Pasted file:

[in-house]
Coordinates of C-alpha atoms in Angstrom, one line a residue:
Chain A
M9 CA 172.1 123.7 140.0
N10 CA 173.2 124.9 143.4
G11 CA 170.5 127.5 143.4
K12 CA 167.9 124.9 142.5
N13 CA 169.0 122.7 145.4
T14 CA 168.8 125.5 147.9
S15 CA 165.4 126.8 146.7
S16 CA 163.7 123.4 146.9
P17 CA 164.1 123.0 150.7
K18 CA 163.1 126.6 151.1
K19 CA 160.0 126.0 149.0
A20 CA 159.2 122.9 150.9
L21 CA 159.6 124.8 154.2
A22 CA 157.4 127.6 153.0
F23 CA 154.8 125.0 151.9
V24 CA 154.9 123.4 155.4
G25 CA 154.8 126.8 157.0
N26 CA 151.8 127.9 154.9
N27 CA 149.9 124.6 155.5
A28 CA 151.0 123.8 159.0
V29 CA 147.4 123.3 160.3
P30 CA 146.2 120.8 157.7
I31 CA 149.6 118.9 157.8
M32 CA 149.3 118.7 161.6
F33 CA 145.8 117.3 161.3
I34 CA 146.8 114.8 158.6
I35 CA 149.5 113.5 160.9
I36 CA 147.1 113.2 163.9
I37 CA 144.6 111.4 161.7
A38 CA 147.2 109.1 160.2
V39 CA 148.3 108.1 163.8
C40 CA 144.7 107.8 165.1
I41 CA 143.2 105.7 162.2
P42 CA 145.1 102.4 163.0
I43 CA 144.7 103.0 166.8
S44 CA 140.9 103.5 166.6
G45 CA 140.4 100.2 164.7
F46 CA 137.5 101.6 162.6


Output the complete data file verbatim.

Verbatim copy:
[in-house]
Coordinates of C-alpha atoms in Angstrom, one line a residue:
Chain A
M9 CA 172.1 123.7 140.0
N10 CA 173.2 124.9 143.4
G11 CA 170.5 127.5 143.4
K12 CA 167.9 124.9 142.5
N13 CA 169.0 122.7 145.4
T14 CA 168.8 125.5 147.9
S15 CA 165.4 126.8 146.7
S16 CA 163.7 123.4 146.9
P17 CA 164.1 123.0 150.7
K18 CA 163.1 126.6 151.1
K19 CA 160.0 126.0 149.0
A20 CA 159.2 122.9 150.9
L21 CA 159.6 124.8 154.2
A22 CA 157.4 127.6 153.0
F23 CA 154.8 125.0 151.9
V24 CA 154.9 123.4 155.4
G25 CA 154.8 126.8 157.0
N26 CA 151.8 127.9 154.9
N27 CA 149.9 124.6 155.5
A28 CA 151.0 123.8 159.0
V29 CA 147.4 123.3 160.3
P30 CA 146.2 120.8 157.7
I31 CA 149.6 118.9 157.8
M32 CA 149.3 118.7 161.6
F33 CA 145.8 117.3 161.3
I34 CA 146.8 114.8 158.6
I35 CA 149.5 113.5 160.9
I36 CA 147.1 113.2 163.9
I37 CA 144.6 111.4 161.7
A38 CA 147.2 109.1 160.2
V39 CA 148.3 108.1 163.8
C40 CA 144.7 107.8 165.1
I41 CA 143.2 105.7 162.2
P42 CA 145.1 102.4 163.0
I43 CA 144.7 103.0 166.8
S44 CA 140.9 103.5 166.6
G45 CA 140.4 100.2 164.7
F46 CA 137.5 101.6 162.6